- Alcohol, Drugs, and Smoking
- Back to School
- Cellphone Parenting
- Character Strengths and Life Skills
- Cyberbullying, Haters, and Trolls
- Early Childhood
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- Learning with Technology
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- Mental Health
- News and Media Literacy
- Privacy and Internet Safety
- Screen Time
- Sex, Gender, and Body Image
- Special Needs and Learning Difficulties
- Technology Addiction
- Violence in Media
How much "scary stuff" can my young kid handle?
Some kids like scary stuff, and some kids hate it. Movies with fearsome images, intense danger, loud noises, and -- above all -- blood and gore can create all sorts of problems, so it's wise to take it slowly. Children younger than 7 can't easily distinguish between fantasy and reality, even if you tell them it's not real. You will know if your kids have become too frightened when they start having sleep problems, irrational fears, and obsessions with, for example, zombies.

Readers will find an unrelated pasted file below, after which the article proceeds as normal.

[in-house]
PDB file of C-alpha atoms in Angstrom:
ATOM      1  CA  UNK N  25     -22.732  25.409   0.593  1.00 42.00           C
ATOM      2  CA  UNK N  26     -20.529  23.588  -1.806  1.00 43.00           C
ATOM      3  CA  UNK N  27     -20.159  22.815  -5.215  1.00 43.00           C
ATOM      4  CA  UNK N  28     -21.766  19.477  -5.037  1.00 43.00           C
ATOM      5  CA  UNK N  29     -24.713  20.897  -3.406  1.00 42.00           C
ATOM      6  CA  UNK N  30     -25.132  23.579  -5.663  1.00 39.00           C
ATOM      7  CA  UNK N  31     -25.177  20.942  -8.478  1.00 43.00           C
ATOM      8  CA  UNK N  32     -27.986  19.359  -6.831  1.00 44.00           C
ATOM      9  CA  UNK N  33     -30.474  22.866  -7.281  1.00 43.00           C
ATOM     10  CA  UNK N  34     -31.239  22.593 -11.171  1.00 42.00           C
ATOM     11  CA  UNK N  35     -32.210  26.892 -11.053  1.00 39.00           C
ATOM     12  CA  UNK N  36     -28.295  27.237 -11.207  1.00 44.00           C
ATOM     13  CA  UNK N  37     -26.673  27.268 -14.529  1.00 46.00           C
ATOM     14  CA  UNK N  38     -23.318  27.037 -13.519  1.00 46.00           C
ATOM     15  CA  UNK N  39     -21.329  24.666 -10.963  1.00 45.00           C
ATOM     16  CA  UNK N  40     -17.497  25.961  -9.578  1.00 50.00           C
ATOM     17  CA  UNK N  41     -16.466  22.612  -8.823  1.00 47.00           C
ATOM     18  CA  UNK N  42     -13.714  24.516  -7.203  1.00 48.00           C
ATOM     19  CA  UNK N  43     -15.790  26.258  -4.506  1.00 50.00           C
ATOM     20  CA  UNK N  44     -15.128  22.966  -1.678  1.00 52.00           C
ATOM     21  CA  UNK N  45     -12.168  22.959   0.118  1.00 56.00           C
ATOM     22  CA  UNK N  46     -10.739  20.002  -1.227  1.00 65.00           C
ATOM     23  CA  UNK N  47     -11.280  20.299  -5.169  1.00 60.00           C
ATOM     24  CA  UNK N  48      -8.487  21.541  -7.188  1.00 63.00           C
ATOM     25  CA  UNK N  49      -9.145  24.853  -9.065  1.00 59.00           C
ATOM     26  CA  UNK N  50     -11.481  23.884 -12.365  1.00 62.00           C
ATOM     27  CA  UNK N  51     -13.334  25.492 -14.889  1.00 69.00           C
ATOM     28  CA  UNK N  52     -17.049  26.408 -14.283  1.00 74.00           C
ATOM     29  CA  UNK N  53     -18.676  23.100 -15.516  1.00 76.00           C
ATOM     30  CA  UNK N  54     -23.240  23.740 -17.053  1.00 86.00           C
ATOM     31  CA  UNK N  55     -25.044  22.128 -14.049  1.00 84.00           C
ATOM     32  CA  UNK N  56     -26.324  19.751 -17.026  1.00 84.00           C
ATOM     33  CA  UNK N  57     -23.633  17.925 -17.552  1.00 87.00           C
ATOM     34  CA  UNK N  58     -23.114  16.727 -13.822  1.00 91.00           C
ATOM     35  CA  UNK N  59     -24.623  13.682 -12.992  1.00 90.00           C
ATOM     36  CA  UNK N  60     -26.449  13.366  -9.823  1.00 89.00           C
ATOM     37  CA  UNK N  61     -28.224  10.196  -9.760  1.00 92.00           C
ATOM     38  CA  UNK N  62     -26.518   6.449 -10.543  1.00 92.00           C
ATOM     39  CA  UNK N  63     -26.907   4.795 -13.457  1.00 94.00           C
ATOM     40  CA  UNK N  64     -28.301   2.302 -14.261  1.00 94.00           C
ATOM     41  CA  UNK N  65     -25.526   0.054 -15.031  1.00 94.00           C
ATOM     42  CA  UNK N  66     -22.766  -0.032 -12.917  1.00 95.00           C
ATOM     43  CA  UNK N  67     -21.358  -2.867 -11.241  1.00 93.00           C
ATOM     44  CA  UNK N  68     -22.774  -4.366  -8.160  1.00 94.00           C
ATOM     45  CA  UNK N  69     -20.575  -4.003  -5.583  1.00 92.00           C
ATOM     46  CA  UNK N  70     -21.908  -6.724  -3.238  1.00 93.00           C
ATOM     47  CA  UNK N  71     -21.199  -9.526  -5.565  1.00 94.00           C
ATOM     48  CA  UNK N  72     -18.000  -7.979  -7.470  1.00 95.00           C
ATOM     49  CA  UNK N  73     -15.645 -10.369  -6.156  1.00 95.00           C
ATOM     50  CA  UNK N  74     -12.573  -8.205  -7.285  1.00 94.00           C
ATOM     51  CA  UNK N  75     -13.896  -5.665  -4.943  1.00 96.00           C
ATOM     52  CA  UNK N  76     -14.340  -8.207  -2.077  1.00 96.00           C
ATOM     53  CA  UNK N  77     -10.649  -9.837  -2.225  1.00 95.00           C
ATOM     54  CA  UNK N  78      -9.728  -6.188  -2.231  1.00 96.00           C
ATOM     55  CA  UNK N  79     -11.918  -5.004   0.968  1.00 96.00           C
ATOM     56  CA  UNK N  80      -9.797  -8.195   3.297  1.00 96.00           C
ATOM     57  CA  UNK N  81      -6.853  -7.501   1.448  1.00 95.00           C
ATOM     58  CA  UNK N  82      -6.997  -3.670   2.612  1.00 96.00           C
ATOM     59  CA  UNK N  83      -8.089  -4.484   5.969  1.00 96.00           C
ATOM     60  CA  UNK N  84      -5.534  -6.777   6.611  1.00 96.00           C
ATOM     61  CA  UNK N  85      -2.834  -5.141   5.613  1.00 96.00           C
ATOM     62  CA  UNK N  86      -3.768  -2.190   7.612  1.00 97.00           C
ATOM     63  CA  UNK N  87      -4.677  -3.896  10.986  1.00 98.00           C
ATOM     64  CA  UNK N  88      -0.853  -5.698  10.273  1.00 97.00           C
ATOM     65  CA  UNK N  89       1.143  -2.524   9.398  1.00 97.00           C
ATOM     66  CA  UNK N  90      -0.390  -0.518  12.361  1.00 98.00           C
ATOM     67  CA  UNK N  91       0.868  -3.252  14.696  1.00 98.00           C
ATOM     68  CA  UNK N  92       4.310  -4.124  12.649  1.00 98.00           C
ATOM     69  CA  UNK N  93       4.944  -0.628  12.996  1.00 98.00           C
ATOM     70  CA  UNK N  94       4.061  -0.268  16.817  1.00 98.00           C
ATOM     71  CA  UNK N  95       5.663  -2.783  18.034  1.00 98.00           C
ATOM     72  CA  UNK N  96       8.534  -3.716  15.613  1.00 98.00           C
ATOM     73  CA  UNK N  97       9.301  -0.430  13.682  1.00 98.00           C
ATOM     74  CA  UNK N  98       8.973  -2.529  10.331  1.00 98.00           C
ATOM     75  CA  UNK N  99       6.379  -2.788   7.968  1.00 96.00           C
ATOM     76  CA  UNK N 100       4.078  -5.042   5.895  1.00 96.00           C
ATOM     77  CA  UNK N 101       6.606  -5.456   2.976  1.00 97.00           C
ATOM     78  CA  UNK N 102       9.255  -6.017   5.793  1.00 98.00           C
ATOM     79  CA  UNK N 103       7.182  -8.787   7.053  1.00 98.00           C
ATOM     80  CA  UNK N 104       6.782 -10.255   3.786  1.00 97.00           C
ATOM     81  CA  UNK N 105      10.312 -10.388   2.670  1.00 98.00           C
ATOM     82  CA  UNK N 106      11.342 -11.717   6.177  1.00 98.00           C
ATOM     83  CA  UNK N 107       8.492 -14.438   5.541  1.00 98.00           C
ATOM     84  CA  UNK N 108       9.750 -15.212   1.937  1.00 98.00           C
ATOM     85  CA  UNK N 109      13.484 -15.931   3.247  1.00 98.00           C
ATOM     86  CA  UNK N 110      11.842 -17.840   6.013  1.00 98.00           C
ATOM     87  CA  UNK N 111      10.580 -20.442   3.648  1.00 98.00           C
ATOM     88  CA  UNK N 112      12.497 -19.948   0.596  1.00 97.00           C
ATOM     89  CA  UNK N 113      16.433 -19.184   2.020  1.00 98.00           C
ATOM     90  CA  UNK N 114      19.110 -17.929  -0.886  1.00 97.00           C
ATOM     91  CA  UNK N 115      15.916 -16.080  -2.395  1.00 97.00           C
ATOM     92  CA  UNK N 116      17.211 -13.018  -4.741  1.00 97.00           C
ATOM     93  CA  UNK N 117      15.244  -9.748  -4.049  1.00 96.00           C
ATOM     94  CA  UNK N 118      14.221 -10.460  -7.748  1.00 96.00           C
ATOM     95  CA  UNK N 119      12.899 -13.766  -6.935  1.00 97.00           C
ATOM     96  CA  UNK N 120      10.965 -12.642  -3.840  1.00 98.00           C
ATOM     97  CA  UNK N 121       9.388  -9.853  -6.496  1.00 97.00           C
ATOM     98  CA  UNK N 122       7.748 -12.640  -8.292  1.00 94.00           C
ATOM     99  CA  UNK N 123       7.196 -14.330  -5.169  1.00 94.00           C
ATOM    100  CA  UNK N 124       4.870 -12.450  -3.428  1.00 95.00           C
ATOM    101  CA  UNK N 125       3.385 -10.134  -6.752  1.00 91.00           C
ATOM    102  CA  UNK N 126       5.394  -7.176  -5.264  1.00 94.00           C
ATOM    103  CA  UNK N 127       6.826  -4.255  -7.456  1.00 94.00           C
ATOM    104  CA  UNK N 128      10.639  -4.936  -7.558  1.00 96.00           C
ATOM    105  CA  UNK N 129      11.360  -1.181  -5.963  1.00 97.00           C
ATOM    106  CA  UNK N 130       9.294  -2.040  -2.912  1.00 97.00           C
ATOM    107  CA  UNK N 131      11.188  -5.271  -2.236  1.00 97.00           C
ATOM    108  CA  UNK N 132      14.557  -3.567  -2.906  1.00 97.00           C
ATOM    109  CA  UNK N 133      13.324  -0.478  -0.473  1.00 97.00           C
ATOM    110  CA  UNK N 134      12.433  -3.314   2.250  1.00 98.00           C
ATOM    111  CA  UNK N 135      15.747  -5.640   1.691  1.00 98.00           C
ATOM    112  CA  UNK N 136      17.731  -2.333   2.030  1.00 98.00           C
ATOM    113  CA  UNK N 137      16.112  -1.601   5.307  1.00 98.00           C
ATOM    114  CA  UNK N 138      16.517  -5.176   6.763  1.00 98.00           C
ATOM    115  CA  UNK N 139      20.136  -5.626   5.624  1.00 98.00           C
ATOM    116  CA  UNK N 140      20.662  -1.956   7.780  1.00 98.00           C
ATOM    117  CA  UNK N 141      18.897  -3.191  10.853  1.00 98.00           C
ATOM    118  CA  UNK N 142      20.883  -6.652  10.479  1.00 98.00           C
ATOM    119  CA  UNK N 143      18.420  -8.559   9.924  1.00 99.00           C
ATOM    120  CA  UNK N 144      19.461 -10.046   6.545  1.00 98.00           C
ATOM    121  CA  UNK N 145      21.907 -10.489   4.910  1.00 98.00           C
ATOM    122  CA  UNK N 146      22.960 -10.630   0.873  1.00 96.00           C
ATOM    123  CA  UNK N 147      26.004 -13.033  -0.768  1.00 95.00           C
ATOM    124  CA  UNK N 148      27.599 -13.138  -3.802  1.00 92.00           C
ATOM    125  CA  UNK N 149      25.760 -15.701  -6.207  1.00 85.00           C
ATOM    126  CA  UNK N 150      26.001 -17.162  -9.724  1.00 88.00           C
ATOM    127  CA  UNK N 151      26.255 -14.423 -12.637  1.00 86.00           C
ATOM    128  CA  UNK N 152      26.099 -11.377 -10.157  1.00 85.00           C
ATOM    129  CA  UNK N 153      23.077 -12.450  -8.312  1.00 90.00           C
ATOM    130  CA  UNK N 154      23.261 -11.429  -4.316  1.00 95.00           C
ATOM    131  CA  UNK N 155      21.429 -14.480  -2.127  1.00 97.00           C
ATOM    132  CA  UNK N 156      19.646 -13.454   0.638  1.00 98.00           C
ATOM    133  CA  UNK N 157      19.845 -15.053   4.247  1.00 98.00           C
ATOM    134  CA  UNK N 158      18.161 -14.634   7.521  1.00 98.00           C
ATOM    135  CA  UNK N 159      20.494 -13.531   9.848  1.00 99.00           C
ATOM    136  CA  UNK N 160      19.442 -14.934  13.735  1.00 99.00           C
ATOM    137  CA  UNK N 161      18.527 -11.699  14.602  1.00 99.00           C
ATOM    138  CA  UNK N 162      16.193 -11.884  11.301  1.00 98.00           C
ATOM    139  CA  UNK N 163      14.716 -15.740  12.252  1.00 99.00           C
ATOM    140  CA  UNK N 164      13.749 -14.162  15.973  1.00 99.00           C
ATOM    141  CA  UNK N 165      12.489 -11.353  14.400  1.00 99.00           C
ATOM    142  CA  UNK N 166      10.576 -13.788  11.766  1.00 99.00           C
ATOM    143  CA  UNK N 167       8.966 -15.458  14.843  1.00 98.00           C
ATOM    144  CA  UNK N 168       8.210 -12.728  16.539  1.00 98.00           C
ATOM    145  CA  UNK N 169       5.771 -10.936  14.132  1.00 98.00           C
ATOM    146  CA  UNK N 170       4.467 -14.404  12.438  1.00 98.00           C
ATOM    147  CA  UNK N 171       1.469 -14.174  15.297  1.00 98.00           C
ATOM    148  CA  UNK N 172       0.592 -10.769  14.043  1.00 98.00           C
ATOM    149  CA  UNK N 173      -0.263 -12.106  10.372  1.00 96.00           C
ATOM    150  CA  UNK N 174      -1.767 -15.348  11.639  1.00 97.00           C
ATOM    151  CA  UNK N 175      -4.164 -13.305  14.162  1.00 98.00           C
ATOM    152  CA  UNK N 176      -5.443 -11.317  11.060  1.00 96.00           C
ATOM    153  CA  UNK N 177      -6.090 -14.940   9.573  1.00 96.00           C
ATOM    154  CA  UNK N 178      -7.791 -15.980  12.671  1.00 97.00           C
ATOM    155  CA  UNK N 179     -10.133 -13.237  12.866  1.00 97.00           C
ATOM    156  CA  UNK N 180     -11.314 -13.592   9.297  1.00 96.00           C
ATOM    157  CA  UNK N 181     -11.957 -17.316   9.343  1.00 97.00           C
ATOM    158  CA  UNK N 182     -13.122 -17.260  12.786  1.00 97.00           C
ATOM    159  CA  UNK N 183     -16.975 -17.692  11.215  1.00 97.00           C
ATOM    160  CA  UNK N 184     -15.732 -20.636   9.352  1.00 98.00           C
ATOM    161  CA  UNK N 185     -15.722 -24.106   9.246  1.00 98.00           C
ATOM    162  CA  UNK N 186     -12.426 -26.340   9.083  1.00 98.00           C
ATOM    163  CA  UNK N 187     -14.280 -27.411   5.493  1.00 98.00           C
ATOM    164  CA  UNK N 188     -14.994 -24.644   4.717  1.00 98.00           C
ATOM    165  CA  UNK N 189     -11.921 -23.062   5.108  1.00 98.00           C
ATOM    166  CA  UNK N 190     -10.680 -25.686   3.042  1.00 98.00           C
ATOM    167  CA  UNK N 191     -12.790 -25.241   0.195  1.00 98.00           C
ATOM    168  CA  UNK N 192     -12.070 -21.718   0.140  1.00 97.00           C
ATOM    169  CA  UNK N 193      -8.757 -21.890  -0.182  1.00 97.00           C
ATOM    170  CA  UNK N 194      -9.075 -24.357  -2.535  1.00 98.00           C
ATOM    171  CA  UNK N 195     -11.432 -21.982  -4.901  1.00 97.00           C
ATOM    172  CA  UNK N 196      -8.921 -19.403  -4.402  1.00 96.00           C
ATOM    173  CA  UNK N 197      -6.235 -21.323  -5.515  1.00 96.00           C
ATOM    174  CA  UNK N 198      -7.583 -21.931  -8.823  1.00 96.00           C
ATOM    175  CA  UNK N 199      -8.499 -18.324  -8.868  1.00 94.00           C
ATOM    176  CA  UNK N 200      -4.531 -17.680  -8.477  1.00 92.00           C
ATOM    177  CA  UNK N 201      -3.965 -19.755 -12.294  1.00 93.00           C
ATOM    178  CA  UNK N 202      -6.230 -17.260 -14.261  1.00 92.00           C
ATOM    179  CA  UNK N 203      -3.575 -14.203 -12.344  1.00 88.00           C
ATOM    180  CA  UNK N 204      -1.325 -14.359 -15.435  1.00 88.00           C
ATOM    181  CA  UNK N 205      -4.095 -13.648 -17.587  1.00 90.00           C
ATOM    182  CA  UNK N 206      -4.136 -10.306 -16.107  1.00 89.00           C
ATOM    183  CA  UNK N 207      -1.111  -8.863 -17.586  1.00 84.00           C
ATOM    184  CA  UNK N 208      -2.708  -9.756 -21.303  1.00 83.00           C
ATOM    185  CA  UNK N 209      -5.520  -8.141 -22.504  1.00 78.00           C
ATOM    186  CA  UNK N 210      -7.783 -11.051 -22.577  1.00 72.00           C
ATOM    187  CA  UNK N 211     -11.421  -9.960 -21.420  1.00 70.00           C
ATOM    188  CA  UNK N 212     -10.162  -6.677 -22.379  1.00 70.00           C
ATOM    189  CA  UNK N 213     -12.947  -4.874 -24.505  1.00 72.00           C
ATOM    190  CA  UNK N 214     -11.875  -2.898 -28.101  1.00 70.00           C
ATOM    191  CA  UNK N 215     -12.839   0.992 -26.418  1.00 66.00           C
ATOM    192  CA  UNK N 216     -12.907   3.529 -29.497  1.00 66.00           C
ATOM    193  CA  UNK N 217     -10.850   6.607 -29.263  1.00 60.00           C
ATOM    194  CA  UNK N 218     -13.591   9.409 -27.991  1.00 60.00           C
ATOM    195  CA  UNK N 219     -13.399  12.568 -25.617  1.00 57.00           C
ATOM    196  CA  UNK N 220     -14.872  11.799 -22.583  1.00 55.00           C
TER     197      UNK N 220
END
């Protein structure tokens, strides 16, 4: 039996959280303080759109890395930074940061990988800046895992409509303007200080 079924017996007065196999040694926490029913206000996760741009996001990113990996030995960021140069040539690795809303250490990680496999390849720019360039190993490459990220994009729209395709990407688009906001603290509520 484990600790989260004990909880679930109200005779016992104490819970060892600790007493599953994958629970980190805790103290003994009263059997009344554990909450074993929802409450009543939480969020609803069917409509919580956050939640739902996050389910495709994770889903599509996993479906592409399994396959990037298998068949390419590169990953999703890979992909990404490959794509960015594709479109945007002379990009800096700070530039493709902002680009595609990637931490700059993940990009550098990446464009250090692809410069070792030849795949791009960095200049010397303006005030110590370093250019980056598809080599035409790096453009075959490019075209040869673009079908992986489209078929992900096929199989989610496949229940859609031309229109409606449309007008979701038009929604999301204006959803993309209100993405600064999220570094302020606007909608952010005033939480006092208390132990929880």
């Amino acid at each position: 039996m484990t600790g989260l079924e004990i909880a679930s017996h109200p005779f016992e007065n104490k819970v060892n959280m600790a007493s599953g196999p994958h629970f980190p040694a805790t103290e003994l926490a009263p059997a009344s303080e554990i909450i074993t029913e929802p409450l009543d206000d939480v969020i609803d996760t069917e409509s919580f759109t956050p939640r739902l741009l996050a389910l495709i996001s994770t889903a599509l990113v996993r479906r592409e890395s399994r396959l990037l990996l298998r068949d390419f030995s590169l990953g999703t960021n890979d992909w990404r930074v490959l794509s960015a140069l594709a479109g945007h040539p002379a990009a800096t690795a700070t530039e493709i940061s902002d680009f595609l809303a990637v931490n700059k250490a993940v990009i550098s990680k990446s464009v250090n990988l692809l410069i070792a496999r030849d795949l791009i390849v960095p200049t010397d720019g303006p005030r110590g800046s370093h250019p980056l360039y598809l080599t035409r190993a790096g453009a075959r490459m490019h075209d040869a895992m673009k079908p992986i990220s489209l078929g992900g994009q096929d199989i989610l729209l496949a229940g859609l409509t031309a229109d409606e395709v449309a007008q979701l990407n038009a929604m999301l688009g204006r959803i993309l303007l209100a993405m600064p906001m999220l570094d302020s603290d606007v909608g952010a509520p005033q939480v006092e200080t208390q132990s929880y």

Disturbing images and sounds can affect vulnerable kids for years. When scary surprises, such as the one at the beginning of Finding Nemo, crop up suddenly in a movie, check in with your kids. Because they're caught up in the emotion of fear, they may miss the fact that a scene has a safe resolution. Feel free to leave the movie theater, turn off a show, or otherwise shut down something you think is agitating. Talk about it, comfort your kid, and use it as a gauge for next time. These tips can help:
- Choose with care. Kids over 5 may like haunted houses, mysteries, and things popping out everywhere, but stick to animation, which helps them realize it's fantasy. Be careful with monsters, skeletons, aliens, and zombies. Avoid any dangerous material involving characters near their age.
- Be prepared for when things go bump in the night. If your kid is frightened at bedtime, give him physical comfort, a glass of water, or a distraction. Kids 2 to 7 respond well to magical remedies and nightly rituals, such as cleaning the monsters out of the closet.
- Avoid shows and movies in which characters use violence to resolve conflict. But if it comes up, talk about alternative ways that characters could have solved a problem.
- Watch the clock. Avoid potentially frightening stuff (including serious loss, scary suspense, bullying, coercion, and portrayals of psychological dysfunction) right before bedtime.